Every tea drinker needs to learn two ways to make tea: the right way and the fast way. I’d like to think I practice the first way more often, but let’s face it: When it comes to early mornings, I’m usually in a competition with the clock and running around my apartment like a madwoman. For when I’m on the ball, though, I like to do it the right way.
THE PERFECT CUP
The key to the perfect cup of tea is attention to detail. At every step, you have to be attending your tea. The whole process doesn’t take more than 10 minutes, but your focus cannot waver.
1. Decide the tea.
Before you touch a tea kettle, infuser, or packet of sugar, you need to pick what type of tea you will be drinking. The different types have different steep times and temperatures, which will affect the process.
2. Heat the water.
The best way to heat water is with a tea kettle, although there are plenty of other ways that I discussed yesterday. The kettle, though, gives you precise control of how hot the water is, which is important because different teas need to be brewed at different temperatures. The numbers aren’t exactly agreed upon, but in general, water should be nearly at a boil for black and oolong tea and around 175-180°F for green and white teas. Art of Tea provides a good breakdown of these temperatures.
3. Prepare the tea.
For each cup, you will want one tea bag or one teaspoon of loose-leaf tea (hence the “tea” in “teaspoon.”) If you go the tea-bag route, try to get a pyramid-shaped bag, which gives the tea more space to expand as it brews.
Loose-leaf tea needs to be put in a strainer or infuser that allows water to pass through. I have a teapot with a nifty strainer in it that I can pull out when the tea is finished brewing.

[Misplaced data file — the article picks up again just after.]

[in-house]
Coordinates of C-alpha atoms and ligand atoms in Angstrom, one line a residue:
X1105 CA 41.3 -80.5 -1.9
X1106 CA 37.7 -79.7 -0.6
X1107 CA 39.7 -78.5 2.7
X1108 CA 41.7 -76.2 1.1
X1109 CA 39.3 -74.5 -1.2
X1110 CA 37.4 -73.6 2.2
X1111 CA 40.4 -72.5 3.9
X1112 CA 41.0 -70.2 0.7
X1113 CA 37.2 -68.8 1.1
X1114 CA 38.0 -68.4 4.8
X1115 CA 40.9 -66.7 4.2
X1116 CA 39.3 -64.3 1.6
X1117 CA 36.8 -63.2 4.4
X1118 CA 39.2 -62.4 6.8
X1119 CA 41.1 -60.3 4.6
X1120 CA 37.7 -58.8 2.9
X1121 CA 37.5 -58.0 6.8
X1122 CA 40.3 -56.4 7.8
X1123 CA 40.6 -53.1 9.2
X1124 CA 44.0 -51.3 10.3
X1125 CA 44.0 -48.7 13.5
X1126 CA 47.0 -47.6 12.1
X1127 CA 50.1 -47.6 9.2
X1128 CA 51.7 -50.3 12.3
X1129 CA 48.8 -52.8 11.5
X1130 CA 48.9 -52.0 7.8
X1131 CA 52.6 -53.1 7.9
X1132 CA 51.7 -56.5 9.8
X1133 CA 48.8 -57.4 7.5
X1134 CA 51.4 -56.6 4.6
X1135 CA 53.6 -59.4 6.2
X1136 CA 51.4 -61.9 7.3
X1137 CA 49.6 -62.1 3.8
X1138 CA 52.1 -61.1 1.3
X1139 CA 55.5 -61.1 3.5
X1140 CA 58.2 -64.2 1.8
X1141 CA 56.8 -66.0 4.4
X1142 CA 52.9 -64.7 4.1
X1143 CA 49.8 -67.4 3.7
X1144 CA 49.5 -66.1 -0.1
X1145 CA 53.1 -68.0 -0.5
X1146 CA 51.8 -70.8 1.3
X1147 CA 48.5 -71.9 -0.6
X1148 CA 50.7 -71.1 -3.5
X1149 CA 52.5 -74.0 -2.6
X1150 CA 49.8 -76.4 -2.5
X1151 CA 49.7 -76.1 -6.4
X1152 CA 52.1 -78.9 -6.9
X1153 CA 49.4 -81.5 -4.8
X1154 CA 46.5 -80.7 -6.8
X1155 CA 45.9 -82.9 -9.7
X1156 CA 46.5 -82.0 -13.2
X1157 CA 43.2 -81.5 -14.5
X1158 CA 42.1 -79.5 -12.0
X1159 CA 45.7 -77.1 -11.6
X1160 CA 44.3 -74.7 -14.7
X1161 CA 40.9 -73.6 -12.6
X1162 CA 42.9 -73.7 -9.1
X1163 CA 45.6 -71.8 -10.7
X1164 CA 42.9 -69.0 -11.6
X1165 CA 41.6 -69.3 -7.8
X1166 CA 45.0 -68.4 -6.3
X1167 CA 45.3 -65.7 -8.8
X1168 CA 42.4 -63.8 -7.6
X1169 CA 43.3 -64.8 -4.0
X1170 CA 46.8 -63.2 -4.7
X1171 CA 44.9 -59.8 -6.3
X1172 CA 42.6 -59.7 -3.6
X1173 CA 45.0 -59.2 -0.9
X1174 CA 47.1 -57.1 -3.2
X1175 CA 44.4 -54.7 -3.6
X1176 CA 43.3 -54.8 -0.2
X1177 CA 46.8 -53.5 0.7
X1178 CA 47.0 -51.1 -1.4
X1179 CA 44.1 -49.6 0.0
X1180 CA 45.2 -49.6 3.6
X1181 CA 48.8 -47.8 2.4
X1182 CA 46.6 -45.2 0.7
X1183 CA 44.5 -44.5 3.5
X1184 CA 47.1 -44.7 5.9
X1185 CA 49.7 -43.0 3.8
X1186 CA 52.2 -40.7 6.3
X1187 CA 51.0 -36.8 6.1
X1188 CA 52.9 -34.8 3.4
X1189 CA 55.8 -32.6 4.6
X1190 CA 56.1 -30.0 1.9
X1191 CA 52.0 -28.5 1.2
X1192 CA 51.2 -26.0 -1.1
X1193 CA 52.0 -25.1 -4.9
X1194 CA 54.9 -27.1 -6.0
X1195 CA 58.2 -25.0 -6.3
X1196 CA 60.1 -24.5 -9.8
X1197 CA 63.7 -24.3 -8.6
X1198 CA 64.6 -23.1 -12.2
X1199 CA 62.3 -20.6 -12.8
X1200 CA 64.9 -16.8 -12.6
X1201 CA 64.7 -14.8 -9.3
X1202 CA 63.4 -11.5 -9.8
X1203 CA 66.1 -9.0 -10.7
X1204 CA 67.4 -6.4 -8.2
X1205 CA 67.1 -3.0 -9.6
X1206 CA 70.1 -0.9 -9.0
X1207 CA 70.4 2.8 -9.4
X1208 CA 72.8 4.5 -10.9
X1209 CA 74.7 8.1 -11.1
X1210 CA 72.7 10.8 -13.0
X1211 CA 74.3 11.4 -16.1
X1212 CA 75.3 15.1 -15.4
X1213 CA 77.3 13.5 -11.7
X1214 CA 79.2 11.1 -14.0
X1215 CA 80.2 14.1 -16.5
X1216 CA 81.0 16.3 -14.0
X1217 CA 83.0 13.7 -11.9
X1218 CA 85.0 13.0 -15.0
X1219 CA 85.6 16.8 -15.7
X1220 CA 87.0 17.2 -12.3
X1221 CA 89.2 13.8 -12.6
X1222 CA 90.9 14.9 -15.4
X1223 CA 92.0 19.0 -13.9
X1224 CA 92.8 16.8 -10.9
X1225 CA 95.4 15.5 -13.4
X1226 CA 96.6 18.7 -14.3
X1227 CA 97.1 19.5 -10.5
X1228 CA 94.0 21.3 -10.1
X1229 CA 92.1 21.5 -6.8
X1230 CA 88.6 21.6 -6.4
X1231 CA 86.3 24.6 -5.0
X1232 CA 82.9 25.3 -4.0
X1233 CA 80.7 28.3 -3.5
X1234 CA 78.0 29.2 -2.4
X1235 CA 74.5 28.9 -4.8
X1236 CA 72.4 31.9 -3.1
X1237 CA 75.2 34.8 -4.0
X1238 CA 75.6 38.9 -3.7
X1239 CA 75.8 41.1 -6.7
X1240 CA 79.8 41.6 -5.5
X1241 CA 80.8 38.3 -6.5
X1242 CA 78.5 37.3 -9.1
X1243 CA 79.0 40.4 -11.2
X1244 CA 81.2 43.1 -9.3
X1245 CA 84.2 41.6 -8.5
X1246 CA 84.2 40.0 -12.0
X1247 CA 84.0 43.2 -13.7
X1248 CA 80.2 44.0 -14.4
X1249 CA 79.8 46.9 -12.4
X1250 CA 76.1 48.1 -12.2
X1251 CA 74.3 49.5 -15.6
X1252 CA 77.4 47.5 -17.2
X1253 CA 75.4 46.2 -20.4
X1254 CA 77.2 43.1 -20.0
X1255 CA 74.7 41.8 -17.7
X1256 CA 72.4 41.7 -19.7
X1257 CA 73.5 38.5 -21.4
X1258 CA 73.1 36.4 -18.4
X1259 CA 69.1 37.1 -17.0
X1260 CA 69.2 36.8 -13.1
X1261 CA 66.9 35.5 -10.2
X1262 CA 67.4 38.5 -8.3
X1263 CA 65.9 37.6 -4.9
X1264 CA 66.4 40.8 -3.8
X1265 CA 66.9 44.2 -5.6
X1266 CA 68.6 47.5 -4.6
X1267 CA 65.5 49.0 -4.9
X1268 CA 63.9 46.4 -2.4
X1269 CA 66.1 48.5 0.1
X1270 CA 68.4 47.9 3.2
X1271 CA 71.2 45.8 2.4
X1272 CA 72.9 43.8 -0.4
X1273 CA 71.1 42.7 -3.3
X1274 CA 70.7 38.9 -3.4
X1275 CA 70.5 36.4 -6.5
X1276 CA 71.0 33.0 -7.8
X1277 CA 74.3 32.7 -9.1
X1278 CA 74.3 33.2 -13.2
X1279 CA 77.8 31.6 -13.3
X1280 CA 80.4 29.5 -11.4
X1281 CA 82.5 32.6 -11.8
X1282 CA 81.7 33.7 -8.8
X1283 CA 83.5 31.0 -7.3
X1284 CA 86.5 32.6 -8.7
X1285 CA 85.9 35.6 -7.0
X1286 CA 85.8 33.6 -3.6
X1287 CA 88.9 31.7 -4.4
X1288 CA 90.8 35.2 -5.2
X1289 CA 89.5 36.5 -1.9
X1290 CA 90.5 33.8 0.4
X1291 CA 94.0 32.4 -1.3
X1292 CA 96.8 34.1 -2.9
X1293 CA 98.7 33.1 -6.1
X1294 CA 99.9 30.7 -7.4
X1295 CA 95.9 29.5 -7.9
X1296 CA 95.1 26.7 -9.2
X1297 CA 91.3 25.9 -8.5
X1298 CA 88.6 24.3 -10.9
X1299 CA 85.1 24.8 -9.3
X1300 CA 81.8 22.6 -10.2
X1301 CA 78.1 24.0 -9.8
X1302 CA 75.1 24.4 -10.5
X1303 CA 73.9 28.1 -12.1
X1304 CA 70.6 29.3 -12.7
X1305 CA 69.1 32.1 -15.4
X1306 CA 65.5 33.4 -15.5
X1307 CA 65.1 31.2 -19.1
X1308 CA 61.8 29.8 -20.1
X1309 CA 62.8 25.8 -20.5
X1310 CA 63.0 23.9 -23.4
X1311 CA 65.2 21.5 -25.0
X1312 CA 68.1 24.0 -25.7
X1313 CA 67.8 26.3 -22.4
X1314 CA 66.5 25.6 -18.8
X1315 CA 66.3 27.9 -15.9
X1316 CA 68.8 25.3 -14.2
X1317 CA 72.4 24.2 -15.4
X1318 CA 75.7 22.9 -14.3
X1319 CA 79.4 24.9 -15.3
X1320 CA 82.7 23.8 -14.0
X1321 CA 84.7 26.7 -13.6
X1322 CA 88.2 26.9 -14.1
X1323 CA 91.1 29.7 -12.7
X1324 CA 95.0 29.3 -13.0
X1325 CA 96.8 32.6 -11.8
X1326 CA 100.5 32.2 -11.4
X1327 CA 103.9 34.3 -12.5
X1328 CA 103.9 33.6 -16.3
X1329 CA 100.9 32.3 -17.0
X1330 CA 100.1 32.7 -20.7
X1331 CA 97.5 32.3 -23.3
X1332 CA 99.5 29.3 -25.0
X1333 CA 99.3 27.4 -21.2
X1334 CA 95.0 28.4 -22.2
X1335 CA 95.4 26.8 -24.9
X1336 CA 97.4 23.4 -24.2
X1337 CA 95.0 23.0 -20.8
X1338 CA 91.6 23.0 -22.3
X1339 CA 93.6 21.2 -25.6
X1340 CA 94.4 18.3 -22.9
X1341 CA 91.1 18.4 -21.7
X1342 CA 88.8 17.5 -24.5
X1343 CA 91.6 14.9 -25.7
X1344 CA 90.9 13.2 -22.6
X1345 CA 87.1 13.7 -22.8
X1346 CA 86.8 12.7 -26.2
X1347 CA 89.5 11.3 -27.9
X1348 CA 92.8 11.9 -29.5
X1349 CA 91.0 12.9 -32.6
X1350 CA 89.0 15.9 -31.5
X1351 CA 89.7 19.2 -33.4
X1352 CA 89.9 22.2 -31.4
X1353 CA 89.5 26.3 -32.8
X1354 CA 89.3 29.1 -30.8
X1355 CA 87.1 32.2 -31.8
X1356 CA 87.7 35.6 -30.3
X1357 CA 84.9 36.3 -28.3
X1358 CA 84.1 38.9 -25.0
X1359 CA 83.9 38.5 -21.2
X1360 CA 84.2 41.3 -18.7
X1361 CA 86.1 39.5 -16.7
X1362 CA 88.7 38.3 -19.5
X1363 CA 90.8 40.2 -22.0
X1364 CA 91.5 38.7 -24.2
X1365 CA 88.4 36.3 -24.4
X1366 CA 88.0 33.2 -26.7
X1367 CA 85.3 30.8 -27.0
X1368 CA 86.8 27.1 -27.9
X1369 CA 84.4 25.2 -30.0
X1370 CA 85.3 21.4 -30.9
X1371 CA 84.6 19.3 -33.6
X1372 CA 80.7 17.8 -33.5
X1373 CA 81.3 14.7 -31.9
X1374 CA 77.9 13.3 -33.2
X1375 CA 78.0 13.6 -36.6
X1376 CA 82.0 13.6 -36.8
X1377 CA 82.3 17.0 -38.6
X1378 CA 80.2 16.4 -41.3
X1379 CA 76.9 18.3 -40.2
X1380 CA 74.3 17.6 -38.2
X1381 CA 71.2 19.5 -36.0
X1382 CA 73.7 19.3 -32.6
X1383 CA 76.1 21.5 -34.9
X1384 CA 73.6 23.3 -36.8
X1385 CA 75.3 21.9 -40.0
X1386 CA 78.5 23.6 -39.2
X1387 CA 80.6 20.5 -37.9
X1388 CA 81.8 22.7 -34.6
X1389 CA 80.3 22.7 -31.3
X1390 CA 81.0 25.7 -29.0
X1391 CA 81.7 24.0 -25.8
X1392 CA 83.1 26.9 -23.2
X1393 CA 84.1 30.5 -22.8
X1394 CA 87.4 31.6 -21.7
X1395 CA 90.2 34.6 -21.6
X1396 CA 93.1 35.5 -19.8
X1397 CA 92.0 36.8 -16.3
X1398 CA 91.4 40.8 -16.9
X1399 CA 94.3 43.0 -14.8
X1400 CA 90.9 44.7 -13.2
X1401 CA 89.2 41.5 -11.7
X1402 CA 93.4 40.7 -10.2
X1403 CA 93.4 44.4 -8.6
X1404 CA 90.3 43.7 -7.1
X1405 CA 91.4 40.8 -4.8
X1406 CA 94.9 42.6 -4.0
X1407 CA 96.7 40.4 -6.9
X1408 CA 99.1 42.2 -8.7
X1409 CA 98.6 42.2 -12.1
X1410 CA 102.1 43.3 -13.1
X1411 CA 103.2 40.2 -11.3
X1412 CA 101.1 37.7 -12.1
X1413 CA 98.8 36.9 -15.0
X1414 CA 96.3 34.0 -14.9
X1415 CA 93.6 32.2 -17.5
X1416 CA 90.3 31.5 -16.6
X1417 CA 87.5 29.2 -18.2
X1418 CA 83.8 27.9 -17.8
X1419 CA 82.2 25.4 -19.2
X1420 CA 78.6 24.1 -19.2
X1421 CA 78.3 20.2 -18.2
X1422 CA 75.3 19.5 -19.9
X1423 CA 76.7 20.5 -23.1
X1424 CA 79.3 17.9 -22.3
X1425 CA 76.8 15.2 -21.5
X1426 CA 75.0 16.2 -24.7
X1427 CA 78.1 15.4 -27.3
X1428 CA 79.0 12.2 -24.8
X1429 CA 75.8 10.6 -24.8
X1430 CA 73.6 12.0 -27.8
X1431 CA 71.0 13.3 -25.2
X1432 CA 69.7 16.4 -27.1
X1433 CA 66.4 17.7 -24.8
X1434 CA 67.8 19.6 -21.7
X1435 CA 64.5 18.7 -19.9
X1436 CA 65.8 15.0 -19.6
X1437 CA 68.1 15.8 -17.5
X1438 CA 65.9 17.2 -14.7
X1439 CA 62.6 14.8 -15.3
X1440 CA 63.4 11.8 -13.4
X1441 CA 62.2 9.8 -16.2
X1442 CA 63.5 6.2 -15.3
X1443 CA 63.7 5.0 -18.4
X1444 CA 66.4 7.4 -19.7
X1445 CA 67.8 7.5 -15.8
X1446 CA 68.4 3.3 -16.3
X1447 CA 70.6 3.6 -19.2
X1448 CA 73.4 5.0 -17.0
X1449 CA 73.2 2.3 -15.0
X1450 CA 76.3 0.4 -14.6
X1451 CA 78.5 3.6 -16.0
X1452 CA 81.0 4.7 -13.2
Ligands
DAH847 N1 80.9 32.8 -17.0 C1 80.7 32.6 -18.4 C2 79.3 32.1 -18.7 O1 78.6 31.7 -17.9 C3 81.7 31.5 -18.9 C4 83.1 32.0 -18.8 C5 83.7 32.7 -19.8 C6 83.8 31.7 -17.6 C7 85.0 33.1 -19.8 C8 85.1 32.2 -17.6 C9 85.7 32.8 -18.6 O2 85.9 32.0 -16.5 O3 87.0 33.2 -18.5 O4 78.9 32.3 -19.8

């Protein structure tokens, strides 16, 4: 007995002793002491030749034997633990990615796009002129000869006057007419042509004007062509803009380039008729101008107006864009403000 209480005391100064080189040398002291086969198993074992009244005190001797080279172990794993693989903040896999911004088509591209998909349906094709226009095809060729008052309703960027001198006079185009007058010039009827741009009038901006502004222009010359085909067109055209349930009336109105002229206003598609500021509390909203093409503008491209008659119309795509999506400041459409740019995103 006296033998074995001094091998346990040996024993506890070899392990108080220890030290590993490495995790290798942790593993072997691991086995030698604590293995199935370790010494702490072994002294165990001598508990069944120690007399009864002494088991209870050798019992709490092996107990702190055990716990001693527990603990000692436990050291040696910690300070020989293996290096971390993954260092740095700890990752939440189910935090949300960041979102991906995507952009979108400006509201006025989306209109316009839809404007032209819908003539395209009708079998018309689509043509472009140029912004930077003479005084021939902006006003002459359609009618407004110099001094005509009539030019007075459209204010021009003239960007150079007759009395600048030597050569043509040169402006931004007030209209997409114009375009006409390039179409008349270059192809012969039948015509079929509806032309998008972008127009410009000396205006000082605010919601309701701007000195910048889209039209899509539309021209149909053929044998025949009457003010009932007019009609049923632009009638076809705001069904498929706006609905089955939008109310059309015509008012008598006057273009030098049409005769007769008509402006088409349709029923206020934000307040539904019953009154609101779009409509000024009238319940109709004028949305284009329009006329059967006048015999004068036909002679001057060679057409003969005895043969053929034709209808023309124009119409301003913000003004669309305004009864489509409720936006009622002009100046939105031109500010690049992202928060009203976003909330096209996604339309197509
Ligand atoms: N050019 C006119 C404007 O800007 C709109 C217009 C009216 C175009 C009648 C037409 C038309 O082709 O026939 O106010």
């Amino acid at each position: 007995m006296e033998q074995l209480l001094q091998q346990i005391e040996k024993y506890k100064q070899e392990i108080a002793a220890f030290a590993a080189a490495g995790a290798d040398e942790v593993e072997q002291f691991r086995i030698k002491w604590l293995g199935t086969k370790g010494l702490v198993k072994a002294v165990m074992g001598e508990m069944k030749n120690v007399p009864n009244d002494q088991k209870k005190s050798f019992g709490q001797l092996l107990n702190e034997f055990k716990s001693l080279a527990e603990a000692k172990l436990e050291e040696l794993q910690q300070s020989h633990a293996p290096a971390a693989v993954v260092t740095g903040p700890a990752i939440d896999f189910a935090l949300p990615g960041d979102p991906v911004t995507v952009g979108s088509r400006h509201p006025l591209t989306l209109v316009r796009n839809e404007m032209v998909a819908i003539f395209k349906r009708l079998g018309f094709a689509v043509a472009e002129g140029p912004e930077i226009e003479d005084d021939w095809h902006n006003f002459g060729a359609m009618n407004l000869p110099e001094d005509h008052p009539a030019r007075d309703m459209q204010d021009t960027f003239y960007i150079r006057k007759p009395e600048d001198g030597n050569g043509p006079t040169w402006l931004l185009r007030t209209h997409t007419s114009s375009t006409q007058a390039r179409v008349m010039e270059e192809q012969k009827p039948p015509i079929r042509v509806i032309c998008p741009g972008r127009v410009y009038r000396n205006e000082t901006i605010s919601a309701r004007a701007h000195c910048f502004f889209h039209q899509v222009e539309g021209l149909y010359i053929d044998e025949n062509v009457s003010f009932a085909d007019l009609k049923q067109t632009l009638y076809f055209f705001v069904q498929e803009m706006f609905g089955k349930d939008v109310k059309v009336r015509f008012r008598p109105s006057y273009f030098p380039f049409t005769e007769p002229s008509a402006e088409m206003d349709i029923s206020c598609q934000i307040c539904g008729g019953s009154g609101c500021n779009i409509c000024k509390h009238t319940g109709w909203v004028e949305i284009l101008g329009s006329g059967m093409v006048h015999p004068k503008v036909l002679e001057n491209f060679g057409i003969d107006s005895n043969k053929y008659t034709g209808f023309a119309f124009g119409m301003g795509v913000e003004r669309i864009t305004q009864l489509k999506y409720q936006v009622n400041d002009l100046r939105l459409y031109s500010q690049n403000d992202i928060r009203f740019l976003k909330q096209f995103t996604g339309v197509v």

The tea leaves or tea bag should always go in the cup first and the hot water poured over them. This will make the brewing faster and make your tea more flavorful. Like water temperature, brewing times vary based on tea type. Green tea has the shortest brewing time of only about 30 seconds to a minute. Black and oolong tea should be about three to five minutes. If you want to get it just right, use a timer. If not, you may over-brew your tea, and it will taste bitter.
Read the newspaper, go on your iPad, sit outside and listen to the birds. You’ve now made the perfect cup of tea. Enjoy it in all its glory.
THE FAST CUP
Now, everything I just told you—the patience, the attention to detail, the strict rules—throw that out the window. Instead of a calm, peaceful morning, you overslept and are rushing to get ready for work. (If you’re a night owl like me, this phenomenon is all too common). Sometimes you need to make tea the quick and dirty style. The process is much simpler:
- Fill your cup or mug with water.
- Put the water in the microwave or a water heater.
- Heat up the water.
- Put in a tea bag or loose-leaf infuser.
- Let it brew for a few minutes and enjoy.
In the world of tea, not all cups are created equal, but sometimes you just need to make one on the go. Join me tomorrow as I wrap up my “How To Tea” blog series with some key advice for tea drinkers.